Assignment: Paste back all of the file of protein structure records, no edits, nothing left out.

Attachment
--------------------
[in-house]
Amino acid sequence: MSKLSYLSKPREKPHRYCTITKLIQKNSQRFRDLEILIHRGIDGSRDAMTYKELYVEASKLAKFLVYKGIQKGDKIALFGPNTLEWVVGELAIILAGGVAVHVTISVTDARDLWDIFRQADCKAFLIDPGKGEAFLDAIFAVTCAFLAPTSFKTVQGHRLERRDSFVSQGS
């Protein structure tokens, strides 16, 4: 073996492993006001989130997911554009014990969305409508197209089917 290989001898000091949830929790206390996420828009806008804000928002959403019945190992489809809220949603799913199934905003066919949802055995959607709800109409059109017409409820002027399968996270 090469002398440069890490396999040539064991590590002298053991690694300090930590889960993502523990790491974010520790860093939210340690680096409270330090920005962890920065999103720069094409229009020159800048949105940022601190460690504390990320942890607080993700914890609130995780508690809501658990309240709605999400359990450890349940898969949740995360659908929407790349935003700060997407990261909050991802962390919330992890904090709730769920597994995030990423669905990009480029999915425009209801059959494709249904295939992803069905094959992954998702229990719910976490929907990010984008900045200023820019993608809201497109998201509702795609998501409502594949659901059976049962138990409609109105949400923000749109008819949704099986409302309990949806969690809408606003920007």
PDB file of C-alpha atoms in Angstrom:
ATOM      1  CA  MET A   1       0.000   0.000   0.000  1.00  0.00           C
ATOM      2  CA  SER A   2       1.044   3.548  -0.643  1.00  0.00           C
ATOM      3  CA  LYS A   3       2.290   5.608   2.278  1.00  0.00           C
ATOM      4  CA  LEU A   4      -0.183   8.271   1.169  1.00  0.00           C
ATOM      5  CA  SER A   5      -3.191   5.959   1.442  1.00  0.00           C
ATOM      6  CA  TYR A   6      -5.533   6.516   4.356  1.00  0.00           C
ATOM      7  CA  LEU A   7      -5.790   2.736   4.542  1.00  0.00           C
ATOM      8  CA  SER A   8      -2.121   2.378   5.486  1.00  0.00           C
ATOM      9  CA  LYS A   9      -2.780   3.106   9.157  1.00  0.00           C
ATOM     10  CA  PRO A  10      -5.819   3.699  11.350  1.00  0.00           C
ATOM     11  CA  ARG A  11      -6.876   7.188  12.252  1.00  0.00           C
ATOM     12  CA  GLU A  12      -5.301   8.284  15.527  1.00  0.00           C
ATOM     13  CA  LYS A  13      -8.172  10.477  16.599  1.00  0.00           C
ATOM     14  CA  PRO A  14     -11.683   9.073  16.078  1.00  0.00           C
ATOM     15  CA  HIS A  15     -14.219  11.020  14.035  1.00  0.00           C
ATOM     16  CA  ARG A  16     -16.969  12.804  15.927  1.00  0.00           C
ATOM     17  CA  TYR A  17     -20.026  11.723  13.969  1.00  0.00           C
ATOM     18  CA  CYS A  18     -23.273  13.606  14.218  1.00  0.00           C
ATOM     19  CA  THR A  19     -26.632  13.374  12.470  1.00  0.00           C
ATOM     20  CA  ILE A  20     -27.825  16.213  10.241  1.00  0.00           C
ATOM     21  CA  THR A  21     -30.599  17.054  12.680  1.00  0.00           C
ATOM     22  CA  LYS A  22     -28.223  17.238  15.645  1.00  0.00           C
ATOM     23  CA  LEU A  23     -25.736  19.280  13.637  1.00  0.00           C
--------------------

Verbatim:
[in-house]
Amino acid sequence: MSKLSYLSKPREKPHRYCTITKLIQKNSQRFRDLEILIHRGIDGSRDAMTYKELYVEASKLAKFLVYKGIQKGDKIALFGPNTLEWVVGELAIILAGGVAVHVTISVTDARDLWDIFRQADCKAFLIDPGKGEAFLDAIFAVTCAFLAPTSFKTVQGHRLERRDSFVSQGS
């Protein structure tokens, strides 16, 4: 073996492993006001989130997911554009014990969305409508197209089917 290989001898000091949830929790206390996420828009806008804000928002959403019945190992489809809220949603799913199934905003066919949802055995959607709800109409059109017409409820002027399968996270 090469002398440069890490396999040539064991590590002298053991690694300090930590889960993502523990790491974010520790860093939210340690680096409270330090920005962890920065999103720069094409229009020159800048949105940022601190460690504390990320942890607080993700914890609130995780508690809501658990309240709605999400359990450890349940898969949740995360659908929407790349935003700060997407990261909050991802962390919330992890904090709730769920597994995030990423669905990009480029999915425009209801059959494709249904295939992803069905094959992954998702229990719910976490929907990010984008900045200023820019993608809201497109998201509702795609998501409502594949659901059976049962138990409609109105949400923000749109008819949704099986409302309990949806969690809408606003920007």
PDB file of C-alpha atoms in Angstrom:
ATOM      1  CA  MET A   1       0.000   0.000   0.000  1.00  0.00           C
ATOM      2  CA  SER A   2       1.044   3.548  -0.643  1.00  0.00           C
ATOM      3  CA  LYS A   3       2.290   5.608   2.278  1.00  0.00           C
ATOM      4  CA  LEU A   4      -0.183   8.271   1.169  1.00  0.00           C
ATOM      5  CA  SER A   5      -3.191   5.959   1.442  1.00  0.00           C
ATOM      6  CA  TYR A   6      -5.533   6.516   4.356  1.00  0.00           C
ATOM      7  CA  LEU A   7      -5.790   2.736   4.542  1.00  0.00           C
ATOM      8  CA  SER A   8      -2.121   2.378   5.486  1.00  0.00           C
ATOM      9  CA  LYS A   9      -2.780   3.106   9.157  1.00  0.00           C
ATOM     10  CA  PRO A  10      -5.819   3.699  11.350  1.00  0.00           C
ATOM     11  CA  ARG A  11      -6.876   7.188  12.252  1.00  0.00           C
ATOM     12  CA  GLU A  12      -5.301   8.284  15.527  1.00  0.00           C
ATOM     13  CA  LYS A  13      -8.172  10.477  16.599  1.00  0.00           C
ATOM     14  CA  PRO A  14     -11.683   9.073  16.078  1.00  0.00           C
ATOM     15  CA  HIS A  15     -14.219  11.020  14.035  1.00  0.00           C
ATOM     16  CA  ARG A  16     -16.969  12.804  15.927  1.00  0.00           C
ATOM     17  CA  TYR A  17     -20.026  11.723  13.969  1.00  0.00           C
ATOM     18  CA  CYS A  18     -23.273  13.606  14.218  1.00  0.00           C
ATOM     19  CA  THR A  19     -26.632  13.374  12.470  1.00  0.00           C
ATOM     20  CA  ILE A  20     -27.825  16.213  10.241  1.00  0.00           C
ATOM     21  CA  THR A  21     -30.599  17.054  12.680  1.00  0.00           C
ATOM     22  CA  LYS A  22     -28.223  17.238  15.645  1.00  0.00           C
ATOM     23  CA  LEU A  23     -25.736  19.280  13.637  1.00  0.00           C